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enter image description hereI will be using momentary switch to control the main power input in my design. Hence to latch the power I need to select a relay. On what basis should I select a relay since I find different types of relay like solid state relay, mechanical relay and on. I dont know the criteria to select a relay. can someone help me in same. The input requirement for my design is 24V and 7A.

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    \$\begingroup\$ A little help is it AC or DC? \$\endgroup\$
    – Gil
    Jun 3, 2021 at 17:25

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For the mechanical vs. solid state argument, there are certain applications where SSRs are indicated. They have the advantages of:

  • Generally lower drive currents (20mA or less)
  • No inductive coil to suppress
  • Faster switching times with no contact bounce
  • Vibration/shock resistance

But they have significant quirks that you will need to design around:

  • May require current-limiting resistor on the input
  • Lower tolerance for load overcurrent
  • Inductive loads must be diode suppressed
  • Usually require a heatsink for high current (7A, probably, depending on the relay)
  • Limited selection of contact arrangements

Unless you have a good reason to pick a SSR, a standard electromechanical power relay will be much easier to design into your system.

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Then you need a relay with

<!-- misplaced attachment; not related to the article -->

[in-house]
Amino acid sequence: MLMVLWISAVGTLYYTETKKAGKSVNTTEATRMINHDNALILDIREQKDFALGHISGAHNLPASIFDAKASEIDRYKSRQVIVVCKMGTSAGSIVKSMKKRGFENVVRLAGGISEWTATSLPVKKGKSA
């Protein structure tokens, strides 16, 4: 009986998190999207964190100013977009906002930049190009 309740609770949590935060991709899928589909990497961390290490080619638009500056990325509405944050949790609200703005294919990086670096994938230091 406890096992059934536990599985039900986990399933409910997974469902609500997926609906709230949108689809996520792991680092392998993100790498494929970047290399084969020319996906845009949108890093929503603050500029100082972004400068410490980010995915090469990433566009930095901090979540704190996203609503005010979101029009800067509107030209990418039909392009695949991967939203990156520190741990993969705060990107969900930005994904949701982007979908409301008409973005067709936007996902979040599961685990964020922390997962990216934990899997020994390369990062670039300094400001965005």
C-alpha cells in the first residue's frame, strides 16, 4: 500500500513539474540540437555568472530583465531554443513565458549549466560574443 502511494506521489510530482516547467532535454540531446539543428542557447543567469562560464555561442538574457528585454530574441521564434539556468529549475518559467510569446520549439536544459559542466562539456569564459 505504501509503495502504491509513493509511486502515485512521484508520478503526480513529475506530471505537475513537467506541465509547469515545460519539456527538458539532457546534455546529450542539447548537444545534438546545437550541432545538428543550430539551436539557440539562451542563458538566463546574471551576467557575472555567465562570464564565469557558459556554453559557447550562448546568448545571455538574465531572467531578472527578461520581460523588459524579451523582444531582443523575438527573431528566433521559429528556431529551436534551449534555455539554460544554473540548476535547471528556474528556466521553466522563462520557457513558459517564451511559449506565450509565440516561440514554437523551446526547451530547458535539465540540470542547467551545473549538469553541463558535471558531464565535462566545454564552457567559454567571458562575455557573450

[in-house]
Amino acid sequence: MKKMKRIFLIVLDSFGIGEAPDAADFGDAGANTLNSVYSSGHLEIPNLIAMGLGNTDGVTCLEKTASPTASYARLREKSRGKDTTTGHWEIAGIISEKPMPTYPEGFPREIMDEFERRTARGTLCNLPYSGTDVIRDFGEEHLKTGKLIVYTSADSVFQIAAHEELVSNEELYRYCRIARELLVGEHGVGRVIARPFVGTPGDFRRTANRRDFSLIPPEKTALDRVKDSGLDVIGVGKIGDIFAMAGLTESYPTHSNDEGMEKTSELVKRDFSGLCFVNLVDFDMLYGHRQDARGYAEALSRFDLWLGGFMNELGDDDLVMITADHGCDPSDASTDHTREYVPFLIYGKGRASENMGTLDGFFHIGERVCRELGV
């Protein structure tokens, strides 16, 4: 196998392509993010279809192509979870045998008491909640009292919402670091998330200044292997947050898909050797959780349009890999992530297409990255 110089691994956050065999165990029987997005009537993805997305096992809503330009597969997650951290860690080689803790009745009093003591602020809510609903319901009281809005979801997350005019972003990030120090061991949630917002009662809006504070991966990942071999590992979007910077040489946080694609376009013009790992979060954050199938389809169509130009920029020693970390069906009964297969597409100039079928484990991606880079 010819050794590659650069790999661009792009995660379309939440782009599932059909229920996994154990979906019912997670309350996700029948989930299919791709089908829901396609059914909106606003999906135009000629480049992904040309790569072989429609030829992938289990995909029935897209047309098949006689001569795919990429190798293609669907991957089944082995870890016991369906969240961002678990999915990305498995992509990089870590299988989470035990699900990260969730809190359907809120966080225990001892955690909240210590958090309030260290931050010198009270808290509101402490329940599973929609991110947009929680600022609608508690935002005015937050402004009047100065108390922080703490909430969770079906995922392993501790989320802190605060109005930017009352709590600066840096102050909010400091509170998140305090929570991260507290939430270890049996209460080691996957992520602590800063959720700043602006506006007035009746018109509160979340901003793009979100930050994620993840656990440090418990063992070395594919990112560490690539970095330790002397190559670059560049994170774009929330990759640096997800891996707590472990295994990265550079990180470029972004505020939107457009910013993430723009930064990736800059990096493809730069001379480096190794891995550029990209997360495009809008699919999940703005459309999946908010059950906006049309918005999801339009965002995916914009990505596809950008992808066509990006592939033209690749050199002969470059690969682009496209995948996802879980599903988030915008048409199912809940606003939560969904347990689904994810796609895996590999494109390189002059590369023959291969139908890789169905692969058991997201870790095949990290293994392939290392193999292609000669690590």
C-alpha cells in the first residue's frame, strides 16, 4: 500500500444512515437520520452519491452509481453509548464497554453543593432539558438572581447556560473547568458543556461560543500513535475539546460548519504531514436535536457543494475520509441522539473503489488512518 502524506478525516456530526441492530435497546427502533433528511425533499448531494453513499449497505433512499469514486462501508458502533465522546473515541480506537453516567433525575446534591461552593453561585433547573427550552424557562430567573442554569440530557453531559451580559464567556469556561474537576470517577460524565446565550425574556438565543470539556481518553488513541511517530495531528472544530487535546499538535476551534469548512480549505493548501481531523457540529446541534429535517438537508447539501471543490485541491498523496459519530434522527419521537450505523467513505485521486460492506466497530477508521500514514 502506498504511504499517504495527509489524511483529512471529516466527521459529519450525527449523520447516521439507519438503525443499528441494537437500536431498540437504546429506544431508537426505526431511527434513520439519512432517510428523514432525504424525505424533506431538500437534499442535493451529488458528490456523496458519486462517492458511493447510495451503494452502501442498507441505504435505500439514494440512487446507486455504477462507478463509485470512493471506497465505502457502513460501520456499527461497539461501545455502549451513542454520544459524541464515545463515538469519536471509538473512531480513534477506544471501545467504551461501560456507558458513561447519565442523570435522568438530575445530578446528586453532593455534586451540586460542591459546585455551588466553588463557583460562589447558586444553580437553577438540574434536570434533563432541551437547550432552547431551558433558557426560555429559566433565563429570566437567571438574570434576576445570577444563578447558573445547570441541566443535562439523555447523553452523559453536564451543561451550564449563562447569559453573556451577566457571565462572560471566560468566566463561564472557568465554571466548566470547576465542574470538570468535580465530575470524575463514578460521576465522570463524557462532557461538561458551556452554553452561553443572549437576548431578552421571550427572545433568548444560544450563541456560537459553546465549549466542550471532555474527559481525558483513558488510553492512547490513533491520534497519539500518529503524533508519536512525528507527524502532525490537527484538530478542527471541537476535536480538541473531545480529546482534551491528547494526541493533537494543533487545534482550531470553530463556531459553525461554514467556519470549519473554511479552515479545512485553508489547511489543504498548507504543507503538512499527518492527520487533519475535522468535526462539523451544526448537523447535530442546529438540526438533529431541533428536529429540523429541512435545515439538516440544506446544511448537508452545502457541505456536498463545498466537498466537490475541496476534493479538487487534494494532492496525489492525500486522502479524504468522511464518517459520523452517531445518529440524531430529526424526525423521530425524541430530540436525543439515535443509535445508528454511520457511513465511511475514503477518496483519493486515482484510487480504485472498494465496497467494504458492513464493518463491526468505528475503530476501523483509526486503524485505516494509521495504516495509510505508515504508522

• a coil voltage to match that of your pushbutton circuit.
  • a contact rating ≥7 A DC or AC depending on your application. This is important. DC is tougher on contacts than AC. On AC the arc naturally extinguishes on each zero-cross of the AC. On DC there is no zero-cross.

A second contact on your relay would be useful for the latching circuit. Have you thought about how you are going to switch this off?

schematic

simulate this circuit – Schematic created using CircuitLab

Figure 1. (a) Standard latching relay circuit with on and off buttons. (b) A stepper relay will change state on each button press. A small relay can drive a larger relay for a high current load.

A ratchet latching relay is shown below.

stepping relay

Figure 2. The pawl mechanism is advanced on every impulse of the relay coil. Image source: HomoFaciens.

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  • \$\begingroup\$ I have considered a dual coil relay from TE for switching it off. I have attached a image of how I am planning to design a circuit. I have considered TE bistable relay. 1. When the momentary switch is pressed for first time the set coil gets energized and output is latched. The output will remain as long as reset coil is energized. 2. When the same momentary switch is pressed for second time the reset coil gets energized and output is unlatched. Is my understanding correct. Also can you please provide your ideas on how to turn it off \$\endgroup\$ Jun 3, 2021 at 17:29
  • \$\begingroup\$ I have added image in my first question since I was not able add picture in this comment \$\endgroup\$ Jun 3, 2021 at 17:36
  • \$\begingroup\$ See the update. Always put the information in the question - not buried in the comments. \$\endgroup\$
    – Transistor
    Jun 3, 2021 at 18:24

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